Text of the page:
The battle to secure the eastern side of Eniwetok was similar to the western battles. The 3rd Battalion, 106th Infantry landed on Yellow Beach 1 beginning at 9:17 a.m. on 19 February. Many of the Japanese beach defenses had been destroyed by naval gunfire, but once they were inland, the attackers discovered and were delayed by bunkers, pillboxes, and spider holes. Supported by carrier aircraft, the attacking troops secured the island on 21 February.

Parry Island was defended by 1,347 Japanese. Fortunately for the attackers, prisoner interviews and intelligence material captured on Engebi and Eniwetok revealed the Japanese defensive positions and provided U.S. planners a framework for a detailed preinvasion bombardment. Beginning at 10:00 p.m. on 20 February and continuing until the landing two days later, the battleships Tennessee, Pennsylvania, and Colorado, assisted by two heavy cruisers, pounded the island. Aircraft from three escort carriers also joined the assault.

Beginning at 9:08 a.m. on 22 February, the 1st and 2nd Battalions of the 22nd Marines landed abreast and were met by Japanese machine-gun and mortar fire at the water's edge. At 10:00 a.m., the Japanese opened up with 77 mm field guns, which were quickly silenced by naval gunfire. Meanwhile, the 3rd Battalion, 22nd Marines went ashore. The Marines fought to the ocean side of the island and then formed two lines. Each line battled to the opposite end of the island. By 7:30 p.m. that day, Parry was declared secure.

The battles to capture Eniwetok Atoll were the last major battles of the Eastern Mandates Campaign. Although planners expected this effort to be easy, stiff Japanese resistance from well-prepared positions slowed the progress of the U.S. forces. American casualties were 195 killed and missing and 521 wounded. Of the total Japanese force of some 3,431 men, only 64 prisoners were taken. No American ships were lost during the operation, although there was some damage from friendly fire. No Japanese surface ships contested the landing, but four submarines were sunk, along with a number of small supply ships and patrol craft.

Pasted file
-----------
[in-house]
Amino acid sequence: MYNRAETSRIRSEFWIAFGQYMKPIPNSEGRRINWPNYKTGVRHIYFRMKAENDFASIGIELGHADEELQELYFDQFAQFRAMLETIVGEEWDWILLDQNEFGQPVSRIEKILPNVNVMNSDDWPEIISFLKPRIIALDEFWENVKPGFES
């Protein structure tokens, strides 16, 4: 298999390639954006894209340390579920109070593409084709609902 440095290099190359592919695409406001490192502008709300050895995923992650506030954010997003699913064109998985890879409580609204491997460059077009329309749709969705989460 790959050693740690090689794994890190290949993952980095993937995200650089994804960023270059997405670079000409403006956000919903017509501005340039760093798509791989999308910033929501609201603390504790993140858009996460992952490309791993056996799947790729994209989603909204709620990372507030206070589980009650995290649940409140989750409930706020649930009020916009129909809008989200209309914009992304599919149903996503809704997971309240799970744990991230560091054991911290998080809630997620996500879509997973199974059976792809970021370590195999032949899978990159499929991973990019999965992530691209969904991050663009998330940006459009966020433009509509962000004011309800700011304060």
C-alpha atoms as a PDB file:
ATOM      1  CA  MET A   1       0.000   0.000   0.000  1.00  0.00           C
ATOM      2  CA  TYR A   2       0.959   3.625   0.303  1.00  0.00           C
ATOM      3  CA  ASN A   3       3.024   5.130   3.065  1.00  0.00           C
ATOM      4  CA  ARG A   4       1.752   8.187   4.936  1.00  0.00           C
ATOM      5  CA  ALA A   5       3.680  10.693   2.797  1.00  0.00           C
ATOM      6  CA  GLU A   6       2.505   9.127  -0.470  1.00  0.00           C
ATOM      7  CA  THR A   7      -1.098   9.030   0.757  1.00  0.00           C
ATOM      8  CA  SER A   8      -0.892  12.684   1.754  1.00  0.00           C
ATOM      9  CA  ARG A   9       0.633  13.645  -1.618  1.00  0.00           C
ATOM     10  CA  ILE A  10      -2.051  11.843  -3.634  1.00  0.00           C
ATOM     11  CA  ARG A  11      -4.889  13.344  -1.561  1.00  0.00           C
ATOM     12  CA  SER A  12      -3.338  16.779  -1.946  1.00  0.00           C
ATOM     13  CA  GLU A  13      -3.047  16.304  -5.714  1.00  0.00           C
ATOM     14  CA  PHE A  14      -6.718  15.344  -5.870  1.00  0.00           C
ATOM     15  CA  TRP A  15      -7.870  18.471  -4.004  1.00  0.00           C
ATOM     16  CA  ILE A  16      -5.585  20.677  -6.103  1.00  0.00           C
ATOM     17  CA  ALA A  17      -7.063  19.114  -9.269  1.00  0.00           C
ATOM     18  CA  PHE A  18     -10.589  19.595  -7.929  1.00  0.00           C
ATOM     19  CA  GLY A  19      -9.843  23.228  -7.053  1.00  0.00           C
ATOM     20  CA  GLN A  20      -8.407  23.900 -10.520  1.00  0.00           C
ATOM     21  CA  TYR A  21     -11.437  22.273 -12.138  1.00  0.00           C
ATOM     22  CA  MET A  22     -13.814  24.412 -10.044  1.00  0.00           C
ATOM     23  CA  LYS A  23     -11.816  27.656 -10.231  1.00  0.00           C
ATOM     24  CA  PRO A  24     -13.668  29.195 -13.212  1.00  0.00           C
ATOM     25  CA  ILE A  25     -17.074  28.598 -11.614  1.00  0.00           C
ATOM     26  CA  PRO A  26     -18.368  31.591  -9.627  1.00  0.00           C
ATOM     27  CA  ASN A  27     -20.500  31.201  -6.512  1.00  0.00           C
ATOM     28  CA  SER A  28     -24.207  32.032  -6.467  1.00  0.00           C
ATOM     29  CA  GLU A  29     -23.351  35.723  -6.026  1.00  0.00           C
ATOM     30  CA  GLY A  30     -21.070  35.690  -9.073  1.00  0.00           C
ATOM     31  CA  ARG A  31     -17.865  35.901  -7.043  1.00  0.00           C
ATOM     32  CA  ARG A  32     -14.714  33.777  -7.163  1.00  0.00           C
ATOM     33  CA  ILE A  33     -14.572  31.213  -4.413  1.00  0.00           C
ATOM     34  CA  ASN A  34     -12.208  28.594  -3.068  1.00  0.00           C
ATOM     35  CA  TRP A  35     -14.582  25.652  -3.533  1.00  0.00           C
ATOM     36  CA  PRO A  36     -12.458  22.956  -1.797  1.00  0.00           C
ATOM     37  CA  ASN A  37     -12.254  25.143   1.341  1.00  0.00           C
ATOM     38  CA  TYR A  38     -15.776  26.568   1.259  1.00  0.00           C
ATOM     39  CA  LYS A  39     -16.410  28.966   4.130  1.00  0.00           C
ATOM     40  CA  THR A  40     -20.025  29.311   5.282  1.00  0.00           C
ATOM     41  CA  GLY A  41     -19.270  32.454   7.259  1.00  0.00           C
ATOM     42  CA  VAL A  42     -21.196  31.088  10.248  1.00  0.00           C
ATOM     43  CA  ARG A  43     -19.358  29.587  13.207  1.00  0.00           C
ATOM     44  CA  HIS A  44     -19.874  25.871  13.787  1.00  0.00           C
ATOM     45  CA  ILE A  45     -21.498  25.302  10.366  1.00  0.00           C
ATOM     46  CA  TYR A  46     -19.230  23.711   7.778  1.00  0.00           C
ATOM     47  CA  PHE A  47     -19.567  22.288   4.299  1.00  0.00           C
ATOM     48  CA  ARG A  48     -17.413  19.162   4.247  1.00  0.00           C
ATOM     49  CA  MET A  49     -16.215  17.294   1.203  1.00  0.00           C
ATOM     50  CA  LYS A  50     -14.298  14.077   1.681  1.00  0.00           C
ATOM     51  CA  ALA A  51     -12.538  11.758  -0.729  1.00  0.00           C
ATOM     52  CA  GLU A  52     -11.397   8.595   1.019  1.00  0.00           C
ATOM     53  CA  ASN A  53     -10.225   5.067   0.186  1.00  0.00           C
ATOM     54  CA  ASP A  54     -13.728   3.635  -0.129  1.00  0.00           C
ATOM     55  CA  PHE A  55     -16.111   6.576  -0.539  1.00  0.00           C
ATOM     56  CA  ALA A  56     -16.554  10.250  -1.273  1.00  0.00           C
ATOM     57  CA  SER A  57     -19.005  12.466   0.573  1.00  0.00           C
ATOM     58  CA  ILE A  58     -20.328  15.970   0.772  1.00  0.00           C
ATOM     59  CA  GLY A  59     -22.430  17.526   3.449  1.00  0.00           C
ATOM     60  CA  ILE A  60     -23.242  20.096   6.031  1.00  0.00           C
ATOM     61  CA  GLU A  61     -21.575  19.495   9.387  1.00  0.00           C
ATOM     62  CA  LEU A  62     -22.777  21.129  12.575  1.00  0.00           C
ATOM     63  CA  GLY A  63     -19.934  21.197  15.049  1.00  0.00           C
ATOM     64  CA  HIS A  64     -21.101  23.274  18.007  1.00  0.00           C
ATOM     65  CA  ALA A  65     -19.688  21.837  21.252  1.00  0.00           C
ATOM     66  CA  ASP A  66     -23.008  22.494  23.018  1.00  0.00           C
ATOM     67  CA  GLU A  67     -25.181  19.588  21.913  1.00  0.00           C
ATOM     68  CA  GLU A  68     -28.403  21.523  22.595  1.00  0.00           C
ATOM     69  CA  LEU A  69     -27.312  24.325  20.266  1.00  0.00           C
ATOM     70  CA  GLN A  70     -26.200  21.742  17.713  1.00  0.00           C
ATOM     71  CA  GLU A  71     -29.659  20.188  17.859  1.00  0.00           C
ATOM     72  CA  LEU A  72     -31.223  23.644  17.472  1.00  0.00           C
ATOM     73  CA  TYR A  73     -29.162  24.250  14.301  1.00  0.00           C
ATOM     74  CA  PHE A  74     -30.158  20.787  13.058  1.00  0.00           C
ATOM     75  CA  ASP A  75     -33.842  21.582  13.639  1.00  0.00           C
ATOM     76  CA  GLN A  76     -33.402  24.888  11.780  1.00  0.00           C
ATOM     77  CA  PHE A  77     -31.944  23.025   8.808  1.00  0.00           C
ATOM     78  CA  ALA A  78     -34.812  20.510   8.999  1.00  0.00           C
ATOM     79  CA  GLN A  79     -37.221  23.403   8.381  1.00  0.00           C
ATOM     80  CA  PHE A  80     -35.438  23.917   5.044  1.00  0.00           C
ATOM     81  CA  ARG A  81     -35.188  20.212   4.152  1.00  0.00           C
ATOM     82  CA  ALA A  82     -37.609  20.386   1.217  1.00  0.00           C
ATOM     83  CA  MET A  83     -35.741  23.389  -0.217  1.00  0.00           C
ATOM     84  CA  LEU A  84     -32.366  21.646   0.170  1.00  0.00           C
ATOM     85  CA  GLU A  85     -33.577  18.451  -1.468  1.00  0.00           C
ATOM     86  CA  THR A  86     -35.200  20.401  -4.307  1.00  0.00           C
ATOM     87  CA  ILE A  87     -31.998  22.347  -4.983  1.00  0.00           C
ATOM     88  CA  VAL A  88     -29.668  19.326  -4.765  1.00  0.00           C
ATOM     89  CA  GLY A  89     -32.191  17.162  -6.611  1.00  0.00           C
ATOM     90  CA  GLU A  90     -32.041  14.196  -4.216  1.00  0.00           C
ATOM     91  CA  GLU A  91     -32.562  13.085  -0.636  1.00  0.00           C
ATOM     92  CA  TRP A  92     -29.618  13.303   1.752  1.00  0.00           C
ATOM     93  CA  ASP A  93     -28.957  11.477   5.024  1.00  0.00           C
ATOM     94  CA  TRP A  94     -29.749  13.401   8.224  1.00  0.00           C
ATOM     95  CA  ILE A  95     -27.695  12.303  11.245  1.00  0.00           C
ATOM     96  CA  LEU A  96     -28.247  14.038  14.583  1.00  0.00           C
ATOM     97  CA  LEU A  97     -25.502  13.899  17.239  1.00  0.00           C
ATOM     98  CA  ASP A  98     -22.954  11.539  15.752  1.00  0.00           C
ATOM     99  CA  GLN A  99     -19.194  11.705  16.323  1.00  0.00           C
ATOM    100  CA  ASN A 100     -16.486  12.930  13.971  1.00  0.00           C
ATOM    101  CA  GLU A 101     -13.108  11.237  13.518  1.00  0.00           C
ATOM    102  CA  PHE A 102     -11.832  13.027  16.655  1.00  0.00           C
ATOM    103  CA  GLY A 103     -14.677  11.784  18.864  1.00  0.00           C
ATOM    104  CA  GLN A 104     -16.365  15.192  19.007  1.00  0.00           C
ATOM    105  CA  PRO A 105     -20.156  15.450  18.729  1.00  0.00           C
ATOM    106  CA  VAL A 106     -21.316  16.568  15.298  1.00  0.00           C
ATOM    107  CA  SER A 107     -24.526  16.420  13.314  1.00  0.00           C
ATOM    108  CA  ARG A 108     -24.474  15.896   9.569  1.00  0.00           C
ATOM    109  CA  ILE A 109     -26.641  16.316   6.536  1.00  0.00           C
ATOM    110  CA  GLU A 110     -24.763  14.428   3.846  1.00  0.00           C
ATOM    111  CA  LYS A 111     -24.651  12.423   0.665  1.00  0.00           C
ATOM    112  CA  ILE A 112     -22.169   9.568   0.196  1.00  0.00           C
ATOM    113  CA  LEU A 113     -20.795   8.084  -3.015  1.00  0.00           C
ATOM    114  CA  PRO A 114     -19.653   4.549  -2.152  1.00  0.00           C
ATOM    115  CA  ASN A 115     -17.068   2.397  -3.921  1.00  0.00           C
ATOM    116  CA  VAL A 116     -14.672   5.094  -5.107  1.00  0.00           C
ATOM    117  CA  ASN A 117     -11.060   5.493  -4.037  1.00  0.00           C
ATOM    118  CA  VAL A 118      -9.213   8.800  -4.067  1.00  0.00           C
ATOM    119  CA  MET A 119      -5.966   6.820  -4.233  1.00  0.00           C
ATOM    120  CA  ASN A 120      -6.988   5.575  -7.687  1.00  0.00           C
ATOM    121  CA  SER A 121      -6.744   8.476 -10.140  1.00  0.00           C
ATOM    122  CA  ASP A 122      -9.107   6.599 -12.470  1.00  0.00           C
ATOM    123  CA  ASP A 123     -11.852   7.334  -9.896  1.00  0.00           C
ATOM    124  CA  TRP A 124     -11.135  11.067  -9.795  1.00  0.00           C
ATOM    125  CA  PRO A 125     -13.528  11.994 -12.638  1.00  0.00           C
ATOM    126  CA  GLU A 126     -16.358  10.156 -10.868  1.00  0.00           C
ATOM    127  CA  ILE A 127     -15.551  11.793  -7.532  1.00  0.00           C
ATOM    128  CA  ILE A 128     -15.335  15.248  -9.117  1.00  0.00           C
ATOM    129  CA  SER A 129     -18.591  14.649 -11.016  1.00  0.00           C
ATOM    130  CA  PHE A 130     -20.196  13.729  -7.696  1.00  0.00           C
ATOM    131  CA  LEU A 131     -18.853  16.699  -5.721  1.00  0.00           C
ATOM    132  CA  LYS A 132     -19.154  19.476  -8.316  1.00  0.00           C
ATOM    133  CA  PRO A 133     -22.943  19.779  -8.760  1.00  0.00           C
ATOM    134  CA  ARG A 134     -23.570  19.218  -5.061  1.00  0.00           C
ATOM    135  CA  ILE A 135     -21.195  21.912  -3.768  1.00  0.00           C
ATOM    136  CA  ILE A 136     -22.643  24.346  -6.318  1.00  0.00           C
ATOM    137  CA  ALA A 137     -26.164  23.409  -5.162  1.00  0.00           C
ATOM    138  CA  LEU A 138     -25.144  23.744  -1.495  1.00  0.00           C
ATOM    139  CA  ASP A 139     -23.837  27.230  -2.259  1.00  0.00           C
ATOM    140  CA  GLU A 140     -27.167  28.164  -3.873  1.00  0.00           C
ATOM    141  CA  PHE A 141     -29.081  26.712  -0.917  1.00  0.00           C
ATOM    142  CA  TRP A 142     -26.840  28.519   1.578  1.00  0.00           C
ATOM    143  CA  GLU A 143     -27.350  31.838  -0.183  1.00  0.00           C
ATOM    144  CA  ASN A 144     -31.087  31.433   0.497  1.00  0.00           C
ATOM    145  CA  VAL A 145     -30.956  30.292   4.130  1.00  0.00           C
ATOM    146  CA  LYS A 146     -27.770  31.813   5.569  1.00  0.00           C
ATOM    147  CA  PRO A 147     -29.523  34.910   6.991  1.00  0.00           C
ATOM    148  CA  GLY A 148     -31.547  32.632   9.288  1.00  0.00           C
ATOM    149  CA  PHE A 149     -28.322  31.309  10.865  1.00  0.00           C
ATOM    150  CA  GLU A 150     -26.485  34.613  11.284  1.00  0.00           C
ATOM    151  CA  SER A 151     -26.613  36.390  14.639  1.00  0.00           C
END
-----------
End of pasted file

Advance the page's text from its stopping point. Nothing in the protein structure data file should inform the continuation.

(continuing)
Troy D. Morgan and Spencer C. Tucker

Further Reading
Crowl, Philip A., and Edmund G. Love. The United States Army in World War II: The War in the Pacific—Seizure of the Gilberts and Marshalls. Washington, DC: U.S. Government Printing Office, 1955.; Heinl, Robert D., Jr., and John A. Crown. The Marshalls: Increasing the Tempo. Washington, DC: Historical Branch, U.S. Marine Corps, 1954.; Morison, Samuel E. History of United States Naval Operations in World War II. Vols. 2, 4, 5, 9, 10, and 11. Boston: Little, Brown, 1947–1952.; Sham, Henry I., Bernard C. Nalty, and Edwin T. Turnbladh. History of Marine Corps Operations in World War II. Vol. 3, Central Pacific Drive. Washington, DC: U.S. Government Printing Office, 1966.